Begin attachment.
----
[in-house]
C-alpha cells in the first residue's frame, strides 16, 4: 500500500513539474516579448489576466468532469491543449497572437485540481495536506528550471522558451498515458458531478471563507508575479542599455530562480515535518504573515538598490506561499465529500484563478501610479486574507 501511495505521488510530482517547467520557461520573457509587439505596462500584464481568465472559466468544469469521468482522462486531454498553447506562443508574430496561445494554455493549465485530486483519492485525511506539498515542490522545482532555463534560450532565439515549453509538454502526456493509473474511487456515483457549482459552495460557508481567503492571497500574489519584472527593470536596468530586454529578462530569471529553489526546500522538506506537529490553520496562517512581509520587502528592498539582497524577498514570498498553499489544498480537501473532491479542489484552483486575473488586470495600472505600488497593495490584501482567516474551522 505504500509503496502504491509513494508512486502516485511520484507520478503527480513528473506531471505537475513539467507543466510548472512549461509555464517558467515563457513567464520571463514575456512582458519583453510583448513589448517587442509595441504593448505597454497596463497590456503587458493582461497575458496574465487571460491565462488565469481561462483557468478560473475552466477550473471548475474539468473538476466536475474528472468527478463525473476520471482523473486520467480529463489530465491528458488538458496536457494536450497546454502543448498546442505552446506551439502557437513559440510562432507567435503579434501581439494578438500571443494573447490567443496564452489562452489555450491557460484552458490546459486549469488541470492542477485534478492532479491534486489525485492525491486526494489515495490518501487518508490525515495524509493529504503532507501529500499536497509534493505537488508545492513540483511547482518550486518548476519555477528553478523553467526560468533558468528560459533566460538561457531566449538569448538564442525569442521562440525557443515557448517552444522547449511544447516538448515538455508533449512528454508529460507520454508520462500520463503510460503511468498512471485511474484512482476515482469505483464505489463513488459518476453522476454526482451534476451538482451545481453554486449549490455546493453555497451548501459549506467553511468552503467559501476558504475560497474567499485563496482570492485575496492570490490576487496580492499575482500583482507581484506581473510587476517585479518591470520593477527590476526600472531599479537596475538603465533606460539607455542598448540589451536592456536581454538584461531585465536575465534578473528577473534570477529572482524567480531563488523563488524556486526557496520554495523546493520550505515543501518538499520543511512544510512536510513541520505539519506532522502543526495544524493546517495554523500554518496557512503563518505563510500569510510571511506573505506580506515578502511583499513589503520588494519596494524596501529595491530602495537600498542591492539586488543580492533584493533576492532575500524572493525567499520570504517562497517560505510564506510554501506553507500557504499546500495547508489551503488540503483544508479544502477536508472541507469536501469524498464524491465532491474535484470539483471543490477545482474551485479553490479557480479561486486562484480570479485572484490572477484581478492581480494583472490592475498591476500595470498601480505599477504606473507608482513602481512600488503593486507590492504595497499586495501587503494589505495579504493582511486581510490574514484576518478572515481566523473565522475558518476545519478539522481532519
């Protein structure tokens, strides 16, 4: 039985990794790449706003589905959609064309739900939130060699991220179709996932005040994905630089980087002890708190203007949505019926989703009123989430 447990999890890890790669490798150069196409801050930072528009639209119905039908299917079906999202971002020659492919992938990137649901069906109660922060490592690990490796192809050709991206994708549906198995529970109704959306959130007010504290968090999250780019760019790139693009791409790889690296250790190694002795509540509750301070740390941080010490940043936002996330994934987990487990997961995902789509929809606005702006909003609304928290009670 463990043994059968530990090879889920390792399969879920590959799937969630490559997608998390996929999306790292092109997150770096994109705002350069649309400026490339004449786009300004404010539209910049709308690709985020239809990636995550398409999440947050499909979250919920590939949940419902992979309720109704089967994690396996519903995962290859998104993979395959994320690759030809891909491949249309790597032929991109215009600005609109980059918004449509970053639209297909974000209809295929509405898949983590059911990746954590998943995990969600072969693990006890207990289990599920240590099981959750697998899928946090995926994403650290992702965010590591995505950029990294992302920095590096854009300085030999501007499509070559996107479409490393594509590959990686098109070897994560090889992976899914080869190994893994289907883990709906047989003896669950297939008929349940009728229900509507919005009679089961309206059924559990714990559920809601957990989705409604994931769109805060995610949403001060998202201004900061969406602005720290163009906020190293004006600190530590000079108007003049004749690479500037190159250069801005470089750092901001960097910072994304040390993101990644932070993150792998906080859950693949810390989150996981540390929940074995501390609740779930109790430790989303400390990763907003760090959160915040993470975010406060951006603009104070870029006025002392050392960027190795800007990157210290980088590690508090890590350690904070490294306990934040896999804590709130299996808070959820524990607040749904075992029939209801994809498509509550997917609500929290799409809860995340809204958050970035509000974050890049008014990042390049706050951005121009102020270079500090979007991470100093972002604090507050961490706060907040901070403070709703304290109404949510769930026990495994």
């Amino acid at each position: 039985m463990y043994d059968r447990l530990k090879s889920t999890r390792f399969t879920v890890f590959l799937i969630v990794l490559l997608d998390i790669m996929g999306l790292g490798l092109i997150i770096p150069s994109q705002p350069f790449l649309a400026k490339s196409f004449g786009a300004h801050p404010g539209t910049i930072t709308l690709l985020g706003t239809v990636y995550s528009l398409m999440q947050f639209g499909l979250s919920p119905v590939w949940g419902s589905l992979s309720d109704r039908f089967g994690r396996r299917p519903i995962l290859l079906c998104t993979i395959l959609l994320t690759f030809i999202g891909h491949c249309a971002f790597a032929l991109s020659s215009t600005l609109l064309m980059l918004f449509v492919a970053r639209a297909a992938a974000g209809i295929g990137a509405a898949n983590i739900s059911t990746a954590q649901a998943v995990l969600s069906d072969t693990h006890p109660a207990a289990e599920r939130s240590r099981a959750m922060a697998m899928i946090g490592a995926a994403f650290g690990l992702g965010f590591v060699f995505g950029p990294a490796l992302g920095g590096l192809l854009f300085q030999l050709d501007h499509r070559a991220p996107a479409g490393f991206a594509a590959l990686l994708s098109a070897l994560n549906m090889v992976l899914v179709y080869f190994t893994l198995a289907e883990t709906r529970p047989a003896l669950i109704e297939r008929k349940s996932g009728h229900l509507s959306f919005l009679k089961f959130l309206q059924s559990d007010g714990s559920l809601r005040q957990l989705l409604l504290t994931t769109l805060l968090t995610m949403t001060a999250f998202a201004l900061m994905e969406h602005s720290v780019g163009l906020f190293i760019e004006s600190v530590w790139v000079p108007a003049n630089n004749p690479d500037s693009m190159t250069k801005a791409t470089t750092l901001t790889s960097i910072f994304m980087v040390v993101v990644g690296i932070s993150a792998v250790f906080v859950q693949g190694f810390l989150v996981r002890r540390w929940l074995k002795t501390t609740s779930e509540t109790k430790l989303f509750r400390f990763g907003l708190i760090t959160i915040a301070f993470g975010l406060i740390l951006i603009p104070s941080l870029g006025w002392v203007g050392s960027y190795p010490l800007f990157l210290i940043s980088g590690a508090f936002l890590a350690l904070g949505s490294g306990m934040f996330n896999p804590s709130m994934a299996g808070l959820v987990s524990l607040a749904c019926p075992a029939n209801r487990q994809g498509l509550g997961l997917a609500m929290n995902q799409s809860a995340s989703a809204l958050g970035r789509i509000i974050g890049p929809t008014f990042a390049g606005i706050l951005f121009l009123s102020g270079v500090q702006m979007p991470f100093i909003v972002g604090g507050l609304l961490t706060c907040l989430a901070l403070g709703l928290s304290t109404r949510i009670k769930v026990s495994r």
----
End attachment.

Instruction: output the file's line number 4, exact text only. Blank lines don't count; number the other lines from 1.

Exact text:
């Amino acid at each position: 039985m463990y043994d059968r447990l530990k090879s889920t999890r390792f399969t879920v890890f590959l799937i969630v990794l490559l997608d998390i790669m996929g999306l790292g490798l092109i997150i770096p150069s994109q705002p350069f790449l649309a400026k490339s196409f004449g786009a300004h801050p404010g539209t910049i930072t709308l690709l985020g706003t239809v990636y995550s528009l398409m999440q947050f639209g499909l979250s919920p119905v590939w949940g419902s589905l992979s309720d109704r039908f089967g994690r396996r299917p519903i995962l290859l079906c998104t993979i395959l959609l994320t690759f030809i999202g891909h491949c249309a971002f790597a032929l991109s020659s215009t600005l609109l064309m980059l918004f449509v492919a970053r639209a297909a992938a974000g209809i295929g990137a509405a898949n983590i739900s059911t990746a954590q649901a998943v995990l969600s069906d072969t693990h006890p109660a207990a289990e599920r939130s240590r099981a959750m922060a697998m899928i946090g490592a995926a994403f650290g690990l992702g965010f590591v060699f995505g950029p990294a490796l992302g920095g590096l192809l854009f300085q030999l050709d501007h499509r070559a991220p996107a479409g490393f991206a594509a590959l990686l994708s098109a070897l994560n549906m090889v992976l899914v179709y080869f190994t893994l198995a289907e883990t709906r529970p047989a003896l669950i109704e297939r008929k349940s996932g009728h229900l509507s959306f919005l009679k089961f959130l309206q059924s559990d007010g714990s559920l809601r005040q957990l989705l409604l504290t994931t769109l805060l968090t995610m949403t001060a999250f998202a201004l900061m994905e969406h602005s720290v780019g163009l906020f190293i760019e004006s600190v530590w790139v000079p108007a003049n630089n004749p690479d500037s693009m190159t250069k801005a791409t470089t750092l901001t790889s960097i910072f994304m980087v040390v993101v990644g690296i932070s993150a792998v250790f906080v859950q693949g190694f810390l989150v996981r002890r540390w929940l074995k002795t501390t609740s779930e509540t109790k430790l989303f509750r400390f990763g907003l708190i760090t959160i915040a301070f993470g975010l406060i740390l951006i603009p104070s941080l870029g006025w002392v203007g050392s960027y190795p010490l800007f990157l210290i940043s980088g590690a508090f936002l890590a350690l904070g949505s490294g306990m934040f996330n896999p804590s709130m994934a299996g808070l959820v987990s524990l607040a749904c019926p075992a029939n209801r487990q994809g498509l509550g997961l997917a609500m929290n995902q799409s809860a995340s989703a809204l958050g970035r789509i509000i974050g890049p929809t008014f990042a390049g606005i706050l951005f121009l009123s102020g270079v500090q702006m979007p991470f100093i909003v972002g604090g507050l609304l961490t706060c907040l989430a901070l403070g709703l928290s304290t109404r949510i009670k769930v026990s495994r």